When you throw in the Mets' easy schedule - although they're now 0-1 in the much-discussed 20-game cruise through the Diamondbacks, Pirates and Astros - I still think they have to give it a shot.
Issue Two: What should the Mets do with Oliver Perez?
At this point, if the Mets aren't willing to pay Perez to go away, they should deploy the four-corners offense: Determine in today's throwing session that he's still not healthy, and get another 30-day clock going. That'll bring the Mets well into August. If they can figure out a way to buy a little more time until September 1st, when rosters expand to 40 player, then they can activate him with no consequences.
And then, this winter, they can have Perez go back to working with Brett Fischer and hope, however unrealistically, that Ollie gains strength and rediscovers the missing miles per hour in his fastball.
Issue Three: What should the Yankees do with the trade deadline approaching?
I wrote a Yankees assessment for today's Newsday. It's not that tantalizing in that I don't see the Yankees making any huge moves in the next couple of weeks. Nor do they need to.
If the worst-case scenarios sprout up everywhere - if Andy Pettitte's recovery goes slower than hoped, if A.J. Burnett can't get it together, if Sergio Mitre can't be a capable back-end starter - then there will probably be some rotation options available in August. Guys like Jake Westbrook and Kevin Millwood who will clear waivers.
I was on some California radio station yesterday, and the host said that the Yankees' starting rotation was in "disarray." Good Lord. I don't think I was very polite in challenging that adjective. As currently constituted, the Yankees still probably have the second-best starting rotation in the American League, behind Tampa Bay.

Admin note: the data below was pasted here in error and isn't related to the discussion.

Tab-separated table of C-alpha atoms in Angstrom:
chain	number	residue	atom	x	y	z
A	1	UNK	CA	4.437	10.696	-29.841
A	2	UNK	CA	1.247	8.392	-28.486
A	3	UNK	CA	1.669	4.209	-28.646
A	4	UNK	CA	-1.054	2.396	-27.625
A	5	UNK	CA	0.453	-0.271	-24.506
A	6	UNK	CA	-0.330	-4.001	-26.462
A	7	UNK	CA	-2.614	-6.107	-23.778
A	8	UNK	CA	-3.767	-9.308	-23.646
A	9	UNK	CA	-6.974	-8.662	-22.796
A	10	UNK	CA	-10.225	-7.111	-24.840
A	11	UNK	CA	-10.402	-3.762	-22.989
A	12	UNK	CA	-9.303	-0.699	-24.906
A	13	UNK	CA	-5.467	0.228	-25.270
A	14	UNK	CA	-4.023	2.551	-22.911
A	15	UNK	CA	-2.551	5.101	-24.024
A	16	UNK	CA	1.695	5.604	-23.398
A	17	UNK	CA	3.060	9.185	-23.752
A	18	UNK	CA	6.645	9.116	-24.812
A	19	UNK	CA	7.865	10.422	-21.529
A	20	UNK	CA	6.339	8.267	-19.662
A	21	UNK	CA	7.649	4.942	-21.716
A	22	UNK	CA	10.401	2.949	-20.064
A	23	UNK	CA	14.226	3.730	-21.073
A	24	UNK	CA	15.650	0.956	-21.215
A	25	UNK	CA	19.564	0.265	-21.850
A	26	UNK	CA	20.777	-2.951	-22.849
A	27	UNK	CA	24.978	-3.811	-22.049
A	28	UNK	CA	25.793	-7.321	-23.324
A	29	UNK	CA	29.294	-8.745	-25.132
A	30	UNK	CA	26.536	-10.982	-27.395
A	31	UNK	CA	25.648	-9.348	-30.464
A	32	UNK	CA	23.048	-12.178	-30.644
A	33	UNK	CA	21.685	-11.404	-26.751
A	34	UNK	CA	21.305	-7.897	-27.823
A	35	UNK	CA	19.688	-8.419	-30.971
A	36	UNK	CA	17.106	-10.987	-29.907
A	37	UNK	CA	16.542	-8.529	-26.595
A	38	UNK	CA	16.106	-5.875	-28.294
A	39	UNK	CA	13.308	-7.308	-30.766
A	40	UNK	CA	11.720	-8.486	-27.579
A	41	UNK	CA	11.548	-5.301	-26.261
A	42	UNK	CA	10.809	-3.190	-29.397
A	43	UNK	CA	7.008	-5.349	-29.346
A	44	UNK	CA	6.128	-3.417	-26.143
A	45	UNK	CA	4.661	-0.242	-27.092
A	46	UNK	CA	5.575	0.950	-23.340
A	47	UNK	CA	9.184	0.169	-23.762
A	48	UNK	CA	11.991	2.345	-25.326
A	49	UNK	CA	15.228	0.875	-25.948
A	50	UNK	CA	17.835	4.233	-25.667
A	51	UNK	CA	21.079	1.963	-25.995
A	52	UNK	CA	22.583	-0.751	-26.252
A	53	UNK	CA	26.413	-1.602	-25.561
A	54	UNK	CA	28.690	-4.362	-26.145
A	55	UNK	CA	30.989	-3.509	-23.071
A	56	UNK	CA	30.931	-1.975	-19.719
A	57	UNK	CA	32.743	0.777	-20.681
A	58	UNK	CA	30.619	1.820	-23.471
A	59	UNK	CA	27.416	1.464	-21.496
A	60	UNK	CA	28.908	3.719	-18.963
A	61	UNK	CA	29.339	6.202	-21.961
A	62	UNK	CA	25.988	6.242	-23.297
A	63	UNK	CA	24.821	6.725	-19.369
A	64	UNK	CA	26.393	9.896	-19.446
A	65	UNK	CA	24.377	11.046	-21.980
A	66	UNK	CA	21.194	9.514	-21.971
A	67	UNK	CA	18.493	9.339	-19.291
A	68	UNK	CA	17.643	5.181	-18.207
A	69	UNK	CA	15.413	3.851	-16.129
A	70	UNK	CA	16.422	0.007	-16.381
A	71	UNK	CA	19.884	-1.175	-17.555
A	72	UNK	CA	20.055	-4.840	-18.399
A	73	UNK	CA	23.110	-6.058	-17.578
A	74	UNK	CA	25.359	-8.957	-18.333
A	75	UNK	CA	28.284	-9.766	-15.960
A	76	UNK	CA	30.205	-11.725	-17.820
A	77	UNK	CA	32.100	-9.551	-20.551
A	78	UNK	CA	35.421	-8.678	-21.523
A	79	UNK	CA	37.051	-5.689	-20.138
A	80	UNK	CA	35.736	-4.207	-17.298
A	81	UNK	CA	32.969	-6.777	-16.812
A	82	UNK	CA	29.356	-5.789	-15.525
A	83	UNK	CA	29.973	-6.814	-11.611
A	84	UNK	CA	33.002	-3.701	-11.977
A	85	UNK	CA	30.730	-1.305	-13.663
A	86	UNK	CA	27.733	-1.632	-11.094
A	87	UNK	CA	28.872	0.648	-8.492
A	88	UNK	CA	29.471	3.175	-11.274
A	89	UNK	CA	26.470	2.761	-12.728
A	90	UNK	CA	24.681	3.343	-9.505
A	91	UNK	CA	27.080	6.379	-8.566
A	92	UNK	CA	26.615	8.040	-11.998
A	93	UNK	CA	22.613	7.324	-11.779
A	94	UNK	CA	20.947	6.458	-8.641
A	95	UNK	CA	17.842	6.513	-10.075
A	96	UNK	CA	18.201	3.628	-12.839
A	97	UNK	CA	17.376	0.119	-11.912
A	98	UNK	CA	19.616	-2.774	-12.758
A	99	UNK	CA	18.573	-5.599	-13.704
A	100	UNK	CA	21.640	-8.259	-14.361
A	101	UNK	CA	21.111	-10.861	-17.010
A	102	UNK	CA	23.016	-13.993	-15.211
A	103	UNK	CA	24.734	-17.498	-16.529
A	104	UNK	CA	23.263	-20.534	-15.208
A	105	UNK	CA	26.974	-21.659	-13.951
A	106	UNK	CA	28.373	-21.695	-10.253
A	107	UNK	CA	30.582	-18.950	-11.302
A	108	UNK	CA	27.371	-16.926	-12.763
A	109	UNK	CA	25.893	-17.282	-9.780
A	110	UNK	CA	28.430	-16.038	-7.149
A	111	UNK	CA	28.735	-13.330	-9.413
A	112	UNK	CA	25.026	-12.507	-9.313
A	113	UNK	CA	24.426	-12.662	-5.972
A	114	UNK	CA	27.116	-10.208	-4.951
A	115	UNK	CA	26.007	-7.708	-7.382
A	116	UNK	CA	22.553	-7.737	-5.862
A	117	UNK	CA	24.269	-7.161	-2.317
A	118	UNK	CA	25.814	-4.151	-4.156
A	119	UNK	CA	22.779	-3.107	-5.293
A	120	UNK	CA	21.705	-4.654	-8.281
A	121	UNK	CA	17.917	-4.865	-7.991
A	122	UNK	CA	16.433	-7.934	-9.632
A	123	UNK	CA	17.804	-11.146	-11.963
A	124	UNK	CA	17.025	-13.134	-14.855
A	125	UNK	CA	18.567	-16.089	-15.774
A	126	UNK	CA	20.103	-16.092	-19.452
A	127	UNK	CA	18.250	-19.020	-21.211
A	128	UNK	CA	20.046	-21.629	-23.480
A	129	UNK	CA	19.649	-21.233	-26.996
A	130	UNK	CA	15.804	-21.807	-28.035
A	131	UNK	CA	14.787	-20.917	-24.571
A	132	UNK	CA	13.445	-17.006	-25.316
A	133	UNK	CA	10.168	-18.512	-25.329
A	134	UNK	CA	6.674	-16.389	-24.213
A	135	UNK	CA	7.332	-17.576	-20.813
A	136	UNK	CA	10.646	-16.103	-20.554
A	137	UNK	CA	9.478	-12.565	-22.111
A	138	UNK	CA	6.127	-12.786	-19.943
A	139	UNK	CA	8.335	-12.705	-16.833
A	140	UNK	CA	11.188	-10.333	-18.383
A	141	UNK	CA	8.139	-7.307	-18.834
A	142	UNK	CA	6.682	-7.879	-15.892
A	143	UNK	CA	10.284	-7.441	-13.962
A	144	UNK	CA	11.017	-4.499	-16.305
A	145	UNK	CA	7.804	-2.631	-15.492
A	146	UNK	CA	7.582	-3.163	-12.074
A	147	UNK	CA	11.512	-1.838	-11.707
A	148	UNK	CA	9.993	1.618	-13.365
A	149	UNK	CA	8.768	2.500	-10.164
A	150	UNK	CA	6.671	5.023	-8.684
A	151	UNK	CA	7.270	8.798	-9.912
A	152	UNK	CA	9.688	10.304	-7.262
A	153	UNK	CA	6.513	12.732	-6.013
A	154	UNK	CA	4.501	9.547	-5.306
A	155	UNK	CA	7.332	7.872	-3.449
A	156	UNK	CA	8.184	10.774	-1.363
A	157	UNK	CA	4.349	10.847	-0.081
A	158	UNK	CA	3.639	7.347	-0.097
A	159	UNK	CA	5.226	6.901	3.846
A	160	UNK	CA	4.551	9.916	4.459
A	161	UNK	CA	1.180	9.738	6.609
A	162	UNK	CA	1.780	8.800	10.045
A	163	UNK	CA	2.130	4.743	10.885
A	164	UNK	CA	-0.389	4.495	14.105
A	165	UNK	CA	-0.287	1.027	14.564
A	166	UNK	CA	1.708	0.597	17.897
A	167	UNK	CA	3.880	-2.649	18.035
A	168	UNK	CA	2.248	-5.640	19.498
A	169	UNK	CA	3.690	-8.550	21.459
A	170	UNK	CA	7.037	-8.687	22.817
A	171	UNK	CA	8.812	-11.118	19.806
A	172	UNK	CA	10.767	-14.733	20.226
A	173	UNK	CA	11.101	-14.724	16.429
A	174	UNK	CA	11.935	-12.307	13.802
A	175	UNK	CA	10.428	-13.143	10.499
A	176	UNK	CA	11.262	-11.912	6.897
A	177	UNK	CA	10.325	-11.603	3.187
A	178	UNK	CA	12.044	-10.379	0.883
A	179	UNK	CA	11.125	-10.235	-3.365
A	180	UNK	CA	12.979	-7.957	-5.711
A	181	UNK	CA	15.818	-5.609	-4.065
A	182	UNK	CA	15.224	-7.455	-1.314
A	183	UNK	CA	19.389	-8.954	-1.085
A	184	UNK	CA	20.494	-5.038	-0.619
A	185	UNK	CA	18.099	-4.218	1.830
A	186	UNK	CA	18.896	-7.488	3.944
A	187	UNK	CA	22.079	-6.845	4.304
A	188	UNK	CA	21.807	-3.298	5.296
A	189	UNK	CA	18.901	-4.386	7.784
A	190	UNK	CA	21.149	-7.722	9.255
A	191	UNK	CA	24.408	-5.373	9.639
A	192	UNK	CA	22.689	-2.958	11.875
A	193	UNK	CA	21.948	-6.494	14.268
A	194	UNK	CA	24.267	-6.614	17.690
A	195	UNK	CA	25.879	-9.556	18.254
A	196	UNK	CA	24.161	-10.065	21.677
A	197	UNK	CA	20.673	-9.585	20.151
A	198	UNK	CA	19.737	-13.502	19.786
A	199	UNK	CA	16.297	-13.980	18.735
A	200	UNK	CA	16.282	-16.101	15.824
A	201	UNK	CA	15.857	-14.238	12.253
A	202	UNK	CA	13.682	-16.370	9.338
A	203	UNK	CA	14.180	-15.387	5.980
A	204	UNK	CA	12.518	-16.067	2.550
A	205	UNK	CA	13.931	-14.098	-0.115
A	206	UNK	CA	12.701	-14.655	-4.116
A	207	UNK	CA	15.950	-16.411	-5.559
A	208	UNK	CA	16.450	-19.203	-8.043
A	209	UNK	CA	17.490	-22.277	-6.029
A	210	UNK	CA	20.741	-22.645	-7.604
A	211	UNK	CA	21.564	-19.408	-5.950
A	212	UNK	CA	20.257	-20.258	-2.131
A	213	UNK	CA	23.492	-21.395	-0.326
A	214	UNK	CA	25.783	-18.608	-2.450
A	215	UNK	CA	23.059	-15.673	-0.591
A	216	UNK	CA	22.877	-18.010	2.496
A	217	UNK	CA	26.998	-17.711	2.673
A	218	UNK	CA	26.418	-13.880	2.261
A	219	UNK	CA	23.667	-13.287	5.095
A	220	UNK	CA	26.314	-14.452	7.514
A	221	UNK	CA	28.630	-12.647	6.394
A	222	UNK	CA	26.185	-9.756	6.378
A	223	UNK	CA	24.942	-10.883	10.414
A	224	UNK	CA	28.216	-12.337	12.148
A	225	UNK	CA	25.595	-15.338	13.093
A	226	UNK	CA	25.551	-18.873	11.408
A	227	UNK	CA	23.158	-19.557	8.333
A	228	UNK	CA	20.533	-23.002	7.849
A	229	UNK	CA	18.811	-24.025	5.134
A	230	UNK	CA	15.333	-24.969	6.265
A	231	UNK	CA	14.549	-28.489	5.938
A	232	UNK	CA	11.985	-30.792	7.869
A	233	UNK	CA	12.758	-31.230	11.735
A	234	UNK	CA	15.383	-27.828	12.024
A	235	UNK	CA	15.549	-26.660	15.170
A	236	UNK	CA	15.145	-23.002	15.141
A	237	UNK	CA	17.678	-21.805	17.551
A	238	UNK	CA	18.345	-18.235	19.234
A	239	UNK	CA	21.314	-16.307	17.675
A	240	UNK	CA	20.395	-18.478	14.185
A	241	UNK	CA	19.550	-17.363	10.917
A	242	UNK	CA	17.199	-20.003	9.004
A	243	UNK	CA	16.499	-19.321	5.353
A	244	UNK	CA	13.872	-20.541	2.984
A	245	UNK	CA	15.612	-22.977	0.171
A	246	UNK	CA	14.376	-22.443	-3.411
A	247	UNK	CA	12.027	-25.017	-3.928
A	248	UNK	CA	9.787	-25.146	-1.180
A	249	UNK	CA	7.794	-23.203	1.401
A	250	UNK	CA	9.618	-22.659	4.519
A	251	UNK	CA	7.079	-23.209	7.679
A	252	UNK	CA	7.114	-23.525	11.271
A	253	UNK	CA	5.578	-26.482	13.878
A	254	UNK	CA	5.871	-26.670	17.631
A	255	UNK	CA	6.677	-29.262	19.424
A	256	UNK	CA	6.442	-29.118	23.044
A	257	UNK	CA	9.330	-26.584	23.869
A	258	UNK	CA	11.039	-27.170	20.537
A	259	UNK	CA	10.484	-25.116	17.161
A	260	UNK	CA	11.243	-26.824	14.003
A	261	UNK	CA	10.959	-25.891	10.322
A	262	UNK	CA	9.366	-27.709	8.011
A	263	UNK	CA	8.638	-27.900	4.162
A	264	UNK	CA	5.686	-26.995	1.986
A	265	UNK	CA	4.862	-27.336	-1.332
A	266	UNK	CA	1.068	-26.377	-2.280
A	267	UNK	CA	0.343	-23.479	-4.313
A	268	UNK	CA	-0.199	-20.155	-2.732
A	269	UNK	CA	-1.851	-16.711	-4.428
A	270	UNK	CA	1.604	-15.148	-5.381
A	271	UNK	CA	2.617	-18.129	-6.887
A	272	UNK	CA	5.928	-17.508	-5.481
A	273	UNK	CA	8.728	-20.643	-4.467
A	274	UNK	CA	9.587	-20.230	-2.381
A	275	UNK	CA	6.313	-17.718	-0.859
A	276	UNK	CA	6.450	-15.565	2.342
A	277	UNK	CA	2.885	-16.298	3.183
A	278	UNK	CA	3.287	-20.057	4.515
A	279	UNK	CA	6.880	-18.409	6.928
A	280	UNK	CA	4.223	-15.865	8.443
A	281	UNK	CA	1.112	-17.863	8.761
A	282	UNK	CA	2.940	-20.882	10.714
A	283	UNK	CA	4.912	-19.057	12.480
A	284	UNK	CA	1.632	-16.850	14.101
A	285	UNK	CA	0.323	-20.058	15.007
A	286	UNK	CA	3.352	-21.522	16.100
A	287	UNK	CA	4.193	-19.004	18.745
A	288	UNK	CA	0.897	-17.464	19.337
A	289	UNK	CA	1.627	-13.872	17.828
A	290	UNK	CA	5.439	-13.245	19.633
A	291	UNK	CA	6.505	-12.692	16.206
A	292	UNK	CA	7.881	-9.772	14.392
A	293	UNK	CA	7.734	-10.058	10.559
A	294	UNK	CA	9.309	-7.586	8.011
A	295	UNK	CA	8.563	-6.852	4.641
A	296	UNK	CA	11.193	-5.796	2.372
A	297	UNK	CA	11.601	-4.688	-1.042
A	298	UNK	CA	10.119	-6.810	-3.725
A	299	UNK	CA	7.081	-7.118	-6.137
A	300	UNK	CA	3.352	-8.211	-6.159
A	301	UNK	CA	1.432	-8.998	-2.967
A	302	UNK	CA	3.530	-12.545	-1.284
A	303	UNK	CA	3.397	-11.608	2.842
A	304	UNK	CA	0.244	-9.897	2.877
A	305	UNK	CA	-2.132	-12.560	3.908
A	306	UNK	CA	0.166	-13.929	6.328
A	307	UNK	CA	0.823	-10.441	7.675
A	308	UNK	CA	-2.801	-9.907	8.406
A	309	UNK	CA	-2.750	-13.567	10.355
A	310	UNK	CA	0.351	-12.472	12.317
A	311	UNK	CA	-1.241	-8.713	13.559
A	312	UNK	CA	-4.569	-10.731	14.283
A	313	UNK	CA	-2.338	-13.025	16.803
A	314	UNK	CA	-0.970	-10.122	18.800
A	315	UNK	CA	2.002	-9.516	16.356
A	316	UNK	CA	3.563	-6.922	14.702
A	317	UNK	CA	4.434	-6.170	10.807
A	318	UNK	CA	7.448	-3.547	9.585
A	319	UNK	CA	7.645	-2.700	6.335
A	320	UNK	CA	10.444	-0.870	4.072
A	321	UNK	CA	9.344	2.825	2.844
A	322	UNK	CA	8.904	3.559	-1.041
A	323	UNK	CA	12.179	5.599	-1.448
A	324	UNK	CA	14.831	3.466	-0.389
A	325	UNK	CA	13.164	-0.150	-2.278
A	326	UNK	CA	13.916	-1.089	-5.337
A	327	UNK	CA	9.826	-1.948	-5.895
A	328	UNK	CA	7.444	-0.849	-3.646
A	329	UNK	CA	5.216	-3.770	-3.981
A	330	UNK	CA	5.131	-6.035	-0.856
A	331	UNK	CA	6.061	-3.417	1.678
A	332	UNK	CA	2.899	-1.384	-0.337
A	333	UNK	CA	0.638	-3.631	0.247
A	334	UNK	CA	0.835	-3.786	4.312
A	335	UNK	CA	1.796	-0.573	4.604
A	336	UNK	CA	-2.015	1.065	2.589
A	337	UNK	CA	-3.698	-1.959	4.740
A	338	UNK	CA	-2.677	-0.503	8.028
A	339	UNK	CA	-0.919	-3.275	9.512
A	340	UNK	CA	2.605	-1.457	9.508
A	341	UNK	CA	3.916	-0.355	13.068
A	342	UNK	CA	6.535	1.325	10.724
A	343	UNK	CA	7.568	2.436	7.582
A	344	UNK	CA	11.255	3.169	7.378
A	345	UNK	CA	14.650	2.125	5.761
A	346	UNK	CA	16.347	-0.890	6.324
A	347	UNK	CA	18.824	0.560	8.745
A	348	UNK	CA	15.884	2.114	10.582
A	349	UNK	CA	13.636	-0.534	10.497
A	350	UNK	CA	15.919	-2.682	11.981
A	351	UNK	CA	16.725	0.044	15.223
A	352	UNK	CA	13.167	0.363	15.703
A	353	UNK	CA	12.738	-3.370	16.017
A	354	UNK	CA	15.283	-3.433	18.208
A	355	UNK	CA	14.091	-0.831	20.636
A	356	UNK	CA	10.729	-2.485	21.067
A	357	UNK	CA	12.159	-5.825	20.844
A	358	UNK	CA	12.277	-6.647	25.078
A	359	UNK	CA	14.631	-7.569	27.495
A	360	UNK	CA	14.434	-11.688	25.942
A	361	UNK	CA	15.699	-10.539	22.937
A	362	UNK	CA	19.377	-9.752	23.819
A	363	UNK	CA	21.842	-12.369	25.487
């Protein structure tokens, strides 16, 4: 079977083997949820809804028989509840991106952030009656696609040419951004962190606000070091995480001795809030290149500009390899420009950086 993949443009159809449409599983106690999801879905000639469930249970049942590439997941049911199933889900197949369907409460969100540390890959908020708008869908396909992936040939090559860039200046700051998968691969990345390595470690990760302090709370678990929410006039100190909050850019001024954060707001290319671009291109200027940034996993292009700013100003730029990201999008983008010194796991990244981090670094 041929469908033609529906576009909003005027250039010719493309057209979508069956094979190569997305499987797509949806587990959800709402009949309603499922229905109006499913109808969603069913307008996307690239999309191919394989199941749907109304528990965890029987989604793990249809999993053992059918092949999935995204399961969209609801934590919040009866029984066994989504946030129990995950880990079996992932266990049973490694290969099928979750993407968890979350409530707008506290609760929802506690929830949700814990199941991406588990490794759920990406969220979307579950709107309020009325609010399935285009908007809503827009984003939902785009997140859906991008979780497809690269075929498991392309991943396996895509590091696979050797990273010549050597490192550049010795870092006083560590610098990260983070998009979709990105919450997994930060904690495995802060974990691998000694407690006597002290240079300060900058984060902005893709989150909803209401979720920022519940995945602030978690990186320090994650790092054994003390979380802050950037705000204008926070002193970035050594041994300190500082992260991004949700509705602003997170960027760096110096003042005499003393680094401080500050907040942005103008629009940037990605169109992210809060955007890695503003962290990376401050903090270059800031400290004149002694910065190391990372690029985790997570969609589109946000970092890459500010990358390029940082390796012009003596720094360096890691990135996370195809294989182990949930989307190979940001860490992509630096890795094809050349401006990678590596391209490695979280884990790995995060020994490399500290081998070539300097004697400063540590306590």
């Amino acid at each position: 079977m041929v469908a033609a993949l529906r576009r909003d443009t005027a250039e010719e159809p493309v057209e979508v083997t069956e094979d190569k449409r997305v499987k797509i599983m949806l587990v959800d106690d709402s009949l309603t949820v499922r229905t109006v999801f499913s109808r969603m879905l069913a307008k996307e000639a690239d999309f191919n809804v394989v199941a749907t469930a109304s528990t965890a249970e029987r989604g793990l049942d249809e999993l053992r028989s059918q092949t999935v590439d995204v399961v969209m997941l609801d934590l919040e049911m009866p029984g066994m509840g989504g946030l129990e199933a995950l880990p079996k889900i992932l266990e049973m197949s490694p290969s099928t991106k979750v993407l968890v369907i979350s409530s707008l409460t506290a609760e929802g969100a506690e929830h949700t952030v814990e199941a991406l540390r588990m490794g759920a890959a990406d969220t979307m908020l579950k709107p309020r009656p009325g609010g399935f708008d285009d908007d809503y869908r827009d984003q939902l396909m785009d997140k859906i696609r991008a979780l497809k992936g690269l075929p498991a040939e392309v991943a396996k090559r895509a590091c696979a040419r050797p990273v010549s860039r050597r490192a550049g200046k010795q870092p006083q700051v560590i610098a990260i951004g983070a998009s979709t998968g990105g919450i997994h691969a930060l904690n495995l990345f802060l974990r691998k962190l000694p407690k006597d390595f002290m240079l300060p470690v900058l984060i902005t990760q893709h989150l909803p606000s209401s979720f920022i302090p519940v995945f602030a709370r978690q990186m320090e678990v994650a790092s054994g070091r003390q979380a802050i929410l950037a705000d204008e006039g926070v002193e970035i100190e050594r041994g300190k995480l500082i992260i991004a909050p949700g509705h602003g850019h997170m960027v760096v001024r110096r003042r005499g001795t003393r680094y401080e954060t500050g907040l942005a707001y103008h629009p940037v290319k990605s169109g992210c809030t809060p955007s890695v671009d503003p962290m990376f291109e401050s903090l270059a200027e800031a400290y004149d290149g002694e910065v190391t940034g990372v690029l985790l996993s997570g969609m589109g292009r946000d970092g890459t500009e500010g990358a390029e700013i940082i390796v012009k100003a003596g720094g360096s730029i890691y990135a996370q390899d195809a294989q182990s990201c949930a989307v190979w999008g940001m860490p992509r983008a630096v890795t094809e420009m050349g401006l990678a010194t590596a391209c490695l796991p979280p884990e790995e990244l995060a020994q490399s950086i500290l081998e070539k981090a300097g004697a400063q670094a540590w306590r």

As I wrote, I think the most likely trade will come for an infield bench player.
Issue Four: Out of the break, there have been notable swimmers (St. Louis, San Diego, Texas, San Francisco) and sinkers (Detroit, the Dodgers and of course the Mets). Which of these constitute illusions, and which are accurate bellwethers?
Well, I always lean heavily upon my preseason predictions for help, as I think you forecast the destination and not the journey. However, even though I picked the Angels and Dodgers to win their respective divisions, you sure can't be feeling too good about them at the moment.
Neither club seems as deep as its rivals, and in the case of the Dodgers, you have to wonder whether the ugly ownership situation has flowed downward into the clubhouse. I think it definitely has impacted Joe Torre, who might be wrapping up his managerial career.
So to answer the question: I think St. Louis and Texas are definitely legitimate swimmers; San Diego possibly and San Francisco not. I think the Tigers and Mets are bona fide sinkers. I'm not quite ready to write off the Dodgers yet, but they have to turn things around soon.
Here are the updated PECOTA playoff odds.
--Derek Jeter was voted the most marketable player in baseball, according to a Sports Business Daily survey. Here's my question: Which side does this information help in this November's extension negotiations between Jeter and the Yankees? Does Jeter say, "Look at me, I'm helping the Yankees brand?" Or do the Yankees say, "Let's see how you look in that survey wearing a Detroit Tigers uniform"?
Both, I assume. But which one holds more leverage? The Yankees' side, IMO.
--Joba Chamberlain is on alert. You do wonder, if the Yankees' setup corps is still in flux come playoff time, will that influence the Yankees to switch Phil Hughes back to the bullpen? In other words, would they make their assessment as to what would help the bullpen the most, as opposed to simply choosing the four best starters for the rotation?
There are many hoops to jump through between now and then. Yet it's something to keep in the back of our minds.
--Have a great day.